The interaction of rangeland management and environmental conditions in regulating forage quality – quantity and other ecosystem services

Project Overview

Project Type: Research and Education
Funds awarded in 2012: $265,414.00
Projected End Date: 12/31/2016
Region: Western
State: California
Principal Investigator:

Annual Reports

Information Products

Database draft (Book/Handbook)


  • Additional Plants: native plants
  • Animals: bovine, goats, sheep


  • Animal Production: grazing - continuous, grazing management, pasture fertility, pasture renovation, range improvement, grazing - rotational, stocking rate, watering systems, winter forage
  • Education and Training: decision support system, demonstration, extension, farmer to farmer, mentoring, networking, on-farm/ranch research, participatory research, workshop
  • Farm Business Management: whole farm planning, budgets/cost and returns
  • Natural Resources/Environment: carbon sequestration, biodiversity, habitat enhancement, indicators, riparian buffers, soil stabilization, wildlife
  • Pest Management: weed ecology
  • Production Systems: agroecosystems, holistic management
  • Soil Management: soil chemistry, organic matter, soil quality/health
  • Sustainable Communities: sustainability measures


     California’s range managers have repeatedly identified two key research priorities: (1) management for multiple goals, and (2) site-specific recommendations.

    Our most effective approach to address these priorities is to learn from hundreds of on-the-ground management trials underway in rangelands across California’s diverse climate, soil, and topographical conditions. Bringing together results from rancher trials allows us to pull apart how yearly weather and site-specific conditions impact forage production and the delivery of ecosystem services (noxious weed control, diversity, erosion control, water quality, carbon sequestration). This, in turn, will help us to:

         – develop site-specific recommendations based on management goals

         – plan for droughts, high rainfall years, and future climate change.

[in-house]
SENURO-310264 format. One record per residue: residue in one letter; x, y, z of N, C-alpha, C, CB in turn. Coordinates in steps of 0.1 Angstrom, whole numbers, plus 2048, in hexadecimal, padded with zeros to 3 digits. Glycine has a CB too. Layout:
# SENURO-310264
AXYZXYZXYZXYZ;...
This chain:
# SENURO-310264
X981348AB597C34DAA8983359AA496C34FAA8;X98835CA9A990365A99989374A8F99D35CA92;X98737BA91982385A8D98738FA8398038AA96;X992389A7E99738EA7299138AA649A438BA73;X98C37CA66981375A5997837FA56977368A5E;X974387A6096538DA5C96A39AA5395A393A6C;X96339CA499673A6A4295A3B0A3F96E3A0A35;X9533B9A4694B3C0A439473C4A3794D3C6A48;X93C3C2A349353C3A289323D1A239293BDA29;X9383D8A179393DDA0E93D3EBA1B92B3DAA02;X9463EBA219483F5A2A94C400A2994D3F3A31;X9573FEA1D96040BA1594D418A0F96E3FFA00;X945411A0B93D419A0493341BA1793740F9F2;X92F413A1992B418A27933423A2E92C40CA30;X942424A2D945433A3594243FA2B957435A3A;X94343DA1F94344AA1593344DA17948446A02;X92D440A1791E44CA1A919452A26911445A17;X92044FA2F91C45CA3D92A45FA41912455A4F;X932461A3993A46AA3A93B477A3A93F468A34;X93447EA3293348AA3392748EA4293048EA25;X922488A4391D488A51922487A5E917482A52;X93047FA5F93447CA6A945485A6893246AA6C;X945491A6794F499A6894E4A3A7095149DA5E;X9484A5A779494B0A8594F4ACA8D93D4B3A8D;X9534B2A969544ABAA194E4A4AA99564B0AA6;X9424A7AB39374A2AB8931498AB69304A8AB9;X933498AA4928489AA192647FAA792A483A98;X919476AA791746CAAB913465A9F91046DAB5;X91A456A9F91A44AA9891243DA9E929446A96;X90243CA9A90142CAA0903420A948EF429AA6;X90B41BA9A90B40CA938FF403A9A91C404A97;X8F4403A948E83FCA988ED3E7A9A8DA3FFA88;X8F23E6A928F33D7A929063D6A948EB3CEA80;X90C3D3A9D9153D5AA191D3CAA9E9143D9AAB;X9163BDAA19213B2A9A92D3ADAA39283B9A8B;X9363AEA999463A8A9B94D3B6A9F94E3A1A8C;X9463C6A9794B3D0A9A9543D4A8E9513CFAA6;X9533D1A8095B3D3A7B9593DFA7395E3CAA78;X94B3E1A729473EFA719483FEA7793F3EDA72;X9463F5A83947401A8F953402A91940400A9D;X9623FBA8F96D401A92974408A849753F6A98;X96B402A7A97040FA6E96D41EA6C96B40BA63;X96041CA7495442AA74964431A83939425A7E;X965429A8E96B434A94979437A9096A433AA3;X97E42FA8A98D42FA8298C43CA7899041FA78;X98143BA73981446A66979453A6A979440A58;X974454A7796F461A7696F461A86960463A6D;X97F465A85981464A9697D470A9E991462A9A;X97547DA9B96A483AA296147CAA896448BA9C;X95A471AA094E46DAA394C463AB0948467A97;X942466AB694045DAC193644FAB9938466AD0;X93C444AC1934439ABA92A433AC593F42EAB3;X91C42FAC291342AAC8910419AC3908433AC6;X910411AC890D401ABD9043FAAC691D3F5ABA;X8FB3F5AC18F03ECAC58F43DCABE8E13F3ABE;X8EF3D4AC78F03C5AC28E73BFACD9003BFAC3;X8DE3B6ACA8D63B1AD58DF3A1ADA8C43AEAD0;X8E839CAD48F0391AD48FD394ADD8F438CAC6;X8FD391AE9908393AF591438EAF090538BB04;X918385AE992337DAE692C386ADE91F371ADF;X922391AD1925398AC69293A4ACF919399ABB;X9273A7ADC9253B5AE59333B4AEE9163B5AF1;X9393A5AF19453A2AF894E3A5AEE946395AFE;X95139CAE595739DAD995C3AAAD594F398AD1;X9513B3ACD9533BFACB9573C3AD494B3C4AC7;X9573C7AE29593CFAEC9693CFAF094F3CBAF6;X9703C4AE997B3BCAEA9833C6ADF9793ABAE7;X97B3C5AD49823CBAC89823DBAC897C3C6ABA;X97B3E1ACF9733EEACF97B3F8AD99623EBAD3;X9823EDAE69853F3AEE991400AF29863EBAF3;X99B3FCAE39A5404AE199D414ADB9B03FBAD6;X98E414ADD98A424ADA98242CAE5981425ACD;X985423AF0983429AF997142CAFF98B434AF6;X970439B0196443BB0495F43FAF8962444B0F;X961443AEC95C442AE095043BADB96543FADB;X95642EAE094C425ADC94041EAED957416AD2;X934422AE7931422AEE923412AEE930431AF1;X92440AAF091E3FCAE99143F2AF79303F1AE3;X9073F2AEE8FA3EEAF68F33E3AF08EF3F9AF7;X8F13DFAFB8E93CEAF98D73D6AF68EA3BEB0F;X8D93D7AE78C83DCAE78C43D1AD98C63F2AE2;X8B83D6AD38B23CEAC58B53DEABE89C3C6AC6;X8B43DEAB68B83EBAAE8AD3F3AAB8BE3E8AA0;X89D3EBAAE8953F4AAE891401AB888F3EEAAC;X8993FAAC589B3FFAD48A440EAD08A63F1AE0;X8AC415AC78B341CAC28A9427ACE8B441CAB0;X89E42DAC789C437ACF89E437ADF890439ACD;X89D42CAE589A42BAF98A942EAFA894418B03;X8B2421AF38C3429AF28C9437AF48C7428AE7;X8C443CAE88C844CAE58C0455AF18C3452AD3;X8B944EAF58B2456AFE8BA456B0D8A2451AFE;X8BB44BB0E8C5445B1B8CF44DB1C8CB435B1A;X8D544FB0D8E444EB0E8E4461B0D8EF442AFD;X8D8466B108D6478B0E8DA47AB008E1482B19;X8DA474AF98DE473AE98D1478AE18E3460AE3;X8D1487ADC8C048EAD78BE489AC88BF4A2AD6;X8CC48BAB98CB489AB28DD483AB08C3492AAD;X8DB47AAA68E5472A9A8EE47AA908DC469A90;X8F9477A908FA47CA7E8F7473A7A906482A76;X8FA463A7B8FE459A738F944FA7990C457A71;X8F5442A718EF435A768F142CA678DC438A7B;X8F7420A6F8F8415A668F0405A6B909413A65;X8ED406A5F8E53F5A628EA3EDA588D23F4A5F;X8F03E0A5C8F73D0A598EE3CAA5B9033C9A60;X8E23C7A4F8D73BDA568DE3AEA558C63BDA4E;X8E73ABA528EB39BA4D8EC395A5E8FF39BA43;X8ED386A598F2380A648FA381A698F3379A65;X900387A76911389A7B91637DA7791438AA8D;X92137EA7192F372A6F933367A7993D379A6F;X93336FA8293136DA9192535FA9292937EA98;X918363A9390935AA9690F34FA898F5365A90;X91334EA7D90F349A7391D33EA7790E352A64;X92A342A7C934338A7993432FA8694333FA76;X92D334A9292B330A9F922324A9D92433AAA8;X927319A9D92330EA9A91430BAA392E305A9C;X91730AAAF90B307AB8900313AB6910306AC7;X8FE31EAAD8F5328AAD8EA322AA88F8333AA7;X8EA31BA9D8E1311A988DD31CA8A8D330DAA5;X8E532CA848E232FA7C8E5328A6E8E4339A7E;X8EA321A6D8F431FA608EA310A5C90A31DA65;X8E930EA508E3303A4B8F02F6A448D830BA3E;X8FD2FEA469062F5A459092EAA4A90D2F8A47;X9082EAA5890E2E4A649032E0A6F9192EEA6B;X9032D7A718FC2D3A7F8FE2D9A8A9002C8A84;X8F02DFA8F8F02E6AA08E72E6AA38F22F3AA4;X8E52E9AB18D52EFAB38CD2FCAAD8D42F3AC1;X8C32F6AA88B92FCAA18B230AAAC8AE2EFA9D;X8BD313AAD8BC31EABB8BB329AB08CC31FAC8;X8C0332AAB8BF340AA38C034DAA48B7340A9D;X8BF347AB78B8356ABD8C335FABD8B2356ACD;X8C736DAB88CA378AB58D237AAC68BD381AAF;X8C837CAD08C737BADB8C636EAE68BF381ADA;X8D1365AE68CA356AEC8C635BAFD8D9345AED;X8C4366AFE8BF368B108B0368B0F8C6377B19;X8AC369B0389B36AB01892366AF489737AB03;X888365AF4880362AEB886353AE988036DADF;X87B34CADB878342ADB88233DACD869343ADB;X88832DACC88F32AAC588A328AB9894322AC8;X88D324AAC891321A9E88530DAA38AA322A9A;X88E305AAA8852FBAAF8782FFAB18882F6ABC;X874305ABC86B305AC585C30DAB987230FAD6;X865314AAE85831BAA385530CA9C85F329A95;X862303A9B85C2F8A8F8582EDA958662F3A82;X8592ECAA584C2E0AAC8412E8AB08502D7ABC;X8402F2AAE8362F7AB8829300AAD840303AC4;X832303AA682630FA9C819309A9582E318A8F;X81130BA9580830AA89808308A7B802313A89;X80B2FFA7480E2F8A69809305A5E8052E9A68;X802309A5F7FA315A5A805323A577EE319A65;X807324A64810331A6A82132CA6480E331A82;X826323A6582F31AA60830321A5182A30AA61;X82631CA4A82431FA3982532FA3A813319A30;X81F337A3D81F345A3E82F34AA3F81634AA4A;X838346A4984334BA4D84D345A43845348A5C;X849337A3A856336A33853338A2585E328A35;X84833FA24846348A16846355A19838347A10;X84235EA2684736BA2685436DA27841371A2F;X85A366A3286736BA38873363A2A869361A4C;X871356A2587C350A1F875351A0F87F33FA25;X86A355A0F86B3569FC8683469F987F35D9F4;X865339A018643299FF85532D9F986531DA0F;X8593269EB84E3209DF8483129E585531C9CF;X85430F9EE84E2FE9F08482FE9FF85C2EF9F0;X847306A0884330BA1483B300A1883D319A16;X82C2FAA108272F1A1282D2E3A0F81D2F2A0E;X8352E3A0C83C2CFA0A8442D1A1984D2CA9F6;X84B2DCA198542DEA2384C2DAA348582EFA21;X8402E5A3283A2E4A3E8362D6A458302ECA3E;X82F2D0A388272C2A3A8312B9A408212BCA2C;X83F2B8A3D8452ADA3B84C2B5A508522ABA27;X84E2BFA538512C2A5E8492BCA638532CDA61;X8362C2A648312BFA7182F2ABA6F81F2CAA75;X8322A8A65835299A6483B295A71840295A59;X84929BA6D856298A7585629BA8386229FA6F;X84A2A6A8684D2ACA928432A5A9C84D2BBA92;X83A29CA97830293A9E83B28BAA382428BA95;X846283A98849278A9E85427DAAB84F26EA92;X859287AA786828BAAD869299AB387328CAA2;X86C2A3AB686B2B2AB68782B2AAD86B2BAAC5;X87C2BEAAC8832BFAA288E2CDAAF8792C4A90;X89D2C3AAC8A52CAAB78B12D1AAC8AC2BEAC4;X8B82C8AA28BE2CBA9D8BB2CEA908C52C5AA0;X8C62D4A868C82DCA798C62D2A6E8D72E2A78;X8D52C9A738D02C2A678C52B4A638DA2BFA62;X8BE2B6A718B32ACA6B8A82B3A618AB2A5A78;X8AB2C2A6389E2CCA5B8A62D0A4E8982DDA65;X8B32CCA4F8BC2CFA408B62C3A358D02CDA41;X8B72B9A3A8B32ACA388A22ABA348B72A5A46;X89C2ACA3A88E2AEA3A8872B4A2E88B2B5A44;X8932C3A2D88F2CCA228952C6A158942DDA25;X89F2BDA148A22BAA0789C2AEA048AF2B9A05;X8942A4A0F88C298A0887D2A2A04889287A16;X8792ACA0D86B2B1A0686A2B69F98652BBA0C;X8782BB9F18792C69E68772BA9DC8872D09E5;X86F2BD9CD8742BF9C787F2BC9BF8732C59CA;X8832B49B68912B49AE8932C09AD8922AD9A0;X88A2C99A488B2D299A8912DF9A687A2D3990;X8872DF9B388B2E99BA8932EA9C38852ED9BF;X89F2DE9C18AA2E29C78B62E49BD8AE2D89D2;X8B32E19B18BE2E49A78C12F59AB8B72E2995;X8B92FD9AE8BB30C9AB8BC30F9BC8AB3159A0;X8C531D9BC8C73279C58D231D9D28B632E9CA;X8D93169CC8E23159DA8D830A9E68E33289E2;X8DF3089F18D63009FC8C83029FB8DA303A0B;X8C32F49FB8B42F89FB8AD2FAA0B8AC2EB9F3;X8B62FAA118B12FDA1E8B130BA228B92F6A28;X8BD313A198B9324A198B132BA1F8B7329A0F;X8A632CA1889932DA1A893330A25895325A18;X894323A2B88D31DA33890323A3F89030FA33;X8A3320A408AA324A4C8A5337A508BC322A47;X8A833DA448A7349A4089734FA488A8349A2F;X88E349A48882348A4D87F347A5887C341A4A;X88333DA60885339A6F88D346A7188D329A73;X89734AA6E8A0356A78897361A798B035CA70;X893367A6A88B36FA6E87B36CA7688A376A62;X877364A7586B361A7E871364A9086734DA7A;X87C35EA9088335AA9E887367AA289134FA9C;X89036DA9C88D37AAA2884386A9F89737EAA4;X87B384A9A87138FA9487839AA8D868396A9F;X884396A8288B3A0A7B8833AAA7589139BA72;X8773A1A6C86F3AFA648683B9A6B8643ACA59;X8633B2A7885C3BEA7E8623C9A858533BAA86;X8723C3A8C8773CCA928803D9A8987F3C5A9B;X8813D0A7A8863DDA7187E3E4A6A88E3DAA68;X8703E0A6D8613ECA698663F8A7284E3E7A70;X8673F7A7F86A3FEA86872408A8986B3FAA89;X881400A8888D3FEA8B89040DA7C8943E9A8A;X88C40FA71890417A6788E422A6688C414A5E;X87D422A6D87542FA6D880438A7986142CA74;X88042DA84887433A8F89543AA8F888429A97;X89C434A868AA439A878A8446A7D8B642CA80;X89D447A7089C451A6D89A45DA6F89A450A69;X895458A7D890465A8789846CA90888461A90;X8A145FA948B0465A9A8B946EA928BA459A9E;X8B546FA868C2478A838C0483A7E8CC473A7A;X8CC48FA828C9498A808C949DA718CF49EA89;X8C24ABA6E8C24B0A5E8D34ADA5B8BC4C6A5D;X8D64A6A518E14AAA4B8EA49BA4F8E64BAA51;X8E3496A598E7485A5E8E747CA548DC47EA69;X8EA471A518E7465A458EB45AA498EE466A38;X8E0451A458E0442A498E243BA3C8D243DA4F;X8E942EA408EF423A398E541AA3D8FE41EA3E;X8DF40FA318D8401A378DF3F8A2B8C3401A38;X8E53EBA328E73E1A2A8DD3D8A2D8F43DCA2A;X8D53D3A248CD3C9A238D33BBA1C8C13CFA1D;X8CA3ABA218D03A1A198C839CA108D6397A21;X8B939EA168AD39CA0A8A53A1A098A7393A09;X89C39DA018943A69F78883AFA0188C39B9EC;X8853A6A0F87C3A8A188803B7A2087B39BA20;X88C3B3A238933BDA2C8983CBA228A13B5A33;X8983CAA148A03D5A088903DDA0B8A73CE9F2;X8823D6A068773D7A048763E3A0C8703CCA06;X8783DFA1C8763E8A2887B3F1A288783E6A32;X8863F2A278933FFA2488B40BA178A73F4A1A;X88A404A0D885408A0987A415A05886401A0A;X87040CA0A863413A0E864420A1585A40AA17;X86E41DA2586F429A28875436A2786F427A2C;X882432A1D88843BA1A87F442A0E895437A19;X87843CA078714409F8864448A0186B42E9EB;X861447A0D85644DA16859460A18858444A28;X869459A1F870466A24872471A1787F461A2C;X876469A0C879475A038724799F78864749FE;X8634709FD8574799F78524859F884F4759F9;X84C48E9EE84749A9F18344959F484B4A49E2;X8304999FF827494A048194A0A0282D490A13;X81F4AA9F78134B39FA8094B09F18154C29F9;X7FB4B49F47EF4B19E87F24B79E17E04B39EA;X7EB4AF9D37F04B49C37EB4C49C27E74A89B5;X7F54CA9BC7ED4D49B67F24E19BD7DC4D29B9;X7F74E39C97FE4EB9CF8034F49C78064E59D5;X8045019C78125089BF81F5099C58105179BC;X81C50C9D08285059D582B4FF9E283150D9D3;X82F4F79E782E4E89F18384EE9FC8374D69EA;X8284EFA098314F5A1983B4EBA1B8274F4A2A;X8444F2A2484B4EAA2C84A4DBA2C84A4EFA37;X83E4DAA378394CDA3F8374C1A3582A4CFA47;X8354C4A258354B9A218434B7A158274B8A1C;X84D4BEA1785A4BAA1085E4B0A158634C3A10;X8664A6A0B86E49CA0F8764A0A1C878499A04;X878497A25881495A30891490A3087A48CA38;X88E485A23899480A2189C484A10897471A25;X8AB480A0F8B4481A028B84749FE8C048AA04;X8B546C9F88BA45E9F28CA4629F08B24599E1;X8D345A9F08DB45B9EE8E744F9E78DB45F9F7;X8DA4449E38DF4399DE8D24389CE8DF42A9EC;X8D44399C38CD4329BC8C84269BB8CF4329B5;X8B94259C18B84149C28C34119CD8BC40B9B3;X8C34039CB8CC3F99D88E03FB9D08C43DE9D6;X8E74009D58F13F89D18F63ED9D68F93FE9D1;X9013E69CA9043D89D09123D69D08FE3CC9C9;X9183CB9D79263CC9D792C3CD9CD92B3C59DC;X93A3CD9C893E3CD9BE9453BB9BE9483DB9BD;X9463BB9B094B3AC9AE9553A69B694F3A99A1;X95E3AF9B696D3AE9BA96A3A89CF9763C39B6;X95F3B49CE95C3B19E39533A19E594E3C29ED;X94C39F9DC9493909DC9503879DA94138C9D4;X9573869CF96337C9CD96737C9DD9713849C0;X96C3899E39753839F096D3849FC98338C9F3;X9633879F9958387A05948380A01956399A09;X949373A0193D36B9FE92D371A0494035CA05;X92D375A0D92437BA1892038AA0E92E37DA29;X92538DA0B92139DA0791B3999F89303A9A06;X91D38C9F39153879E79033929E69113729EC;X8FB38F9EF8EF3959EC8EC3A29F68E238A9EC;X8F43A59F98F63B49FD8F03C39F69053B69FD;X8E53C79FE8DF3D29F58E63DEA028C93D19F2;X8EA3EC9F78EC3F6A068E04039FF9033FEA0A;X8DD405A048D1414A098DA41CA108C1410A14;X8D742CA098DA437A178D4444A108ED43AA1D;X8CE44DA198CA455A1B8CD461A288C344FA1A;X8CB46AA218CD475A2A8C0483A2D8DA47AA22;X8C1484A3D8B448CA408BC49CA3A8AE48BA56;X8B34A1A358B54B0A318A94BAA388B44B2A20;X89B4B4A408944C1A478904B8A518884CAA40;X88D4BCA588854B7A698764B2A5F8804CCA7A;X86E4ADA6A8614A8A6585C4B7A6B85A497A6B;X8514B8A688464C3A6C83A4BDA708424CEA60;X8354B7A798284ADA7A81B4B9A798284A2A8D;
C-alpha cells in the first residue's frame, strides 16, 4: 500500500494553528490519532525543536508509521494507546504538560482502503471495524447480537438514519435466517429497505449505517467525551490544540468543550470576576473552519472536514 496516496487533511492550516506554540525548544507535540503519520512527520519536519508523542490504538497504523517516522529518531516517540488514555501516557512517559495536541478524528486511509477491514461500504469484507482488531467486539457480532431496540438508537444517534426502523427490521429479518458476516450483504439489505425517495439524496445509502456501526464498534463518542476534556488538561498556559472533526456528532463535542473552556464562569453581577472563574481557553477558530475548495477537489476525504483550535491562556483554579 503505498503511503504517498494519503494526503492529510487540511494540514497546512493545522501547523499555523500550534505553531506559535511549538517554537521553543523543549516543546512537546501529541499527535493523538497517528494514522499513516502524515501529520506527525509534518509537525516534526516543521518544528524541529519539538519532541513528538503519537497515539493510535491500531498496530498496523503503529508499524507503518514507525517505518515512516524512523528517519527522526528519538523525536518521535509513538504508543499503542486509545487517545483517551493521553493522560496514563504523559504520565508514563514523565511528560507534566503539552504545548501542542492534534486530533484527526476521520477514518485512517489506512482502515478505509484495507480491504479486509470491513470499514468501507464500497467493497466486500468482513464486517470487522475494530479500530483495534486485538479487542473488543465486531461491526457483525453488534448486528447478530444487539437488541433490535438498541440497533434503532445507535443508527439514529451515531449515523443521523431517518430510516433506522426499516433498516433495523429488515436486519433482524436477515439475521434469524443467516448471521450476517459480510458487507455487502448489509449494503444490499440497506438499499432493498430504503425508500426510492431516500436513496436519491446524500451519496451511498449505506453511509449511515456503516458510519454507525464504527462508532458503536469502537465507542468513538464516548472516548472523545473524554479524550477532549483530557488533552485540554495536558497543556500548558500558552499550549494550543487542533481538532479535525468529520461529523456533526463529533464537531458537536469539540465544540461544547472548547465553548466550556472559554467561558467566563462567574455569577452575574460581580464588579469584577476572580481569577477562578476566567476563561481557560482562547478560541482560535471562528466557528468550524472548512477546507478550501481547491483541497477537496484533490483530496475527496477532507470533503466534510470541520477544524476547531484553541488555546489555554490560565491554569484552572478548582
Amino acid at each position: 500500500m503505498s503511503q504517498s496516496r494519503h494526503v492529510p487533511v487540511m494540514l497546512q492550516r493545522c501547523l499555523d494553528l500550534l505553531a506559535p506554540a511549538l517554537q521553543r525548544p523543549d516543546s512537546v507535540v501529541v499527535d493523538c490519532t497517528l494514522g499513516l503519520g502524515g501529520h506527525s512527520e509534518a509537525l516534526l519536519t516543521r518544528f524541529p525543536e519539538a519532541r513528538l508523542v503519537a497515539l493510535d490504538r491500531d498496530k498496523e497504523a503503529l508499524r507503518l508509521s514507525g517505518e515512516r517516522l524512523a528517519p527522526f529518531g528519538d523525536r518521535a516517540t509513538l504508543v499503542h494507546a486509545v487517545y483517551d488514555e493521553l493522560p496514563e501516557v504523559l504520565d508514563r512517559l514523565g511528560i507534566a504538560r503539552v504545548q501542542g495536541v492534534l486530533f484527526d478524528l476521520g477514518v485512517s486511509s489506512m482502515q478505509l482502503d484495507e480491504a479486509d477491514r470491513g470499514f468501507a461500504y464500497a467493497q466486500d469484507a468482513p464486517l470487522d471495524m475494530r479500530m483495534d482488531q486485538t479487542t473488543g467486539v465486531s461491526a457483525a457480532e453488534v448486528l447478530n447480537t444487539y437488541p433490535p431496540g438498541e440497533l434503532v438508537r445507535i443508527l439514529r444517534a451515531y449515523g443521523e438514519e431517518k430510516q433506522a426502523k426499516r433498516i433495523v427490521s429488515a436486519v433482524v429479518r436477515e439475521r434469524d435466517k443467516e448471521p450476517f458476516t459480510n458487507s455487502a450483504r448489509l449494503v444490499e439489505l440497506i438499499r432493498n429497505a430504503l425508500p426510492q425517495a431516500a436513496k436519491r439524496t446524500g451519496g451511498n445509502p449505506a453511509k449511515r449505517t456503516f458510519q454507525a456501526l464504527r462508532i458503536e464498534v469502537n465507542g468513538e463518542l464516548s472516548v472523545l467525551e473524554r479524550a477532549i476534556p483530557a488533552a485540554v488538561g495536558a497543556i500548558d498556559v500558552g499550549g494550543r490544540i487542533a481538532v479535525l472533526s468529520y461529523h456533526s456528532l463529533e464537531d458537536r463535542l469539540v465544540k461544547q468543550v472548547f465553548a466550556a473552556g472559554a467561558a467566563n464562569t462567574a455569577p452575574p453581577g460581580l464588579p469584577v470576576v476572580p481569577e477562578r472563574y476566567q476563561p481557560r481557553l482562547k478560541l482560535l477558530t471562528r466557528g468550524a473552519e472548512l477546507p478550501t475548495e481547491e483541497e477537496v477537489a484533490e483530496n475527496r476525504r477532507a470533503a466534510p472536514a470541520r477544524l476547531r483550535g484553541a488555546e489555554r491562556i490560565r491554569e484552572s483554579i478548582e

Our project is addressing these challenges by:

    1. Developing a web database of management practices and their impacts on ecosystem services. Data is entered by researchers and managers and is linked to a GIS model containing maps of soils, terrain, climate, and vegetation. This data is searchable through a web-based platform based on key words (e.g. management practices, goals) and map locations.
    1. Collecting data on the effects of management on multiple ecosystem services. Few projects document the impacts on multiple management goals. We have measured how sites differ in their provision of multiple ecosystem services (e.g. forage production, forage quality, erosion control, water infiltration and storage, carbon storage, fertility, weed control), and how management practices alter these services. Because the timing of this project coincided with a significant drought in California, all of the new field data collections focused on effective management during drought. Archived data compiled from other past projects provide information during non-drought conditions.
    1. Synthesizing. The database is being used to compile existing data sets, and to point out the types of practices, types of goals, and locations that are in need of more data. Regular meta-analysis of this database will synthesize;

    – how management practices influence multiple services

    – how the impacts of management practices vary by site and annual weather

    – the locations that provide high amounts of different ecosystem services (with or without management for them) and that provide low amounts of a given service, even with management.

    This project was jointly funded through Western SARE and UC ANR, and the UC ANR funding will provide the funding over the next year to release the key products.

    The database, along with associated tools (e.g. the monitoring handbook) are anticipated to go live by the end of 2016. The key strength of the database approach is that it will continue long after the funding period. The searchable database will enable managers to improve the effectiveness of their practices, based on results from others who have had similar goals in similar environmental conditions. As these improved practices are entered into the database, they will further improve the site-specific recommendations and maps. 

    Project objectives:

    Our overall goal is to enhance our ability to predict and manage the provisioning of multiple ecosystem services across a broad spectrum of environmental conditions in California’s rangelands.

    Objective 1. Assess how local to regional differences in environmental conditions determine:

    1. Site-specific potential to provide multiple ecosystem services.
    2. The impacts of range management practices on suites of ecosystem services, and which practices are most effective for a given service at a given site.
    3. How site conditions and management approaches determine the extent to which ecosystem services change in response to drought, and how they recover from drought. (This was added during the project and wasn’t part of the original proposal).

    Objective 2. Improve the effectiveness of range management by enhancing the availability of information for developing management plans.

    Performance targets for objectives 1 & 2: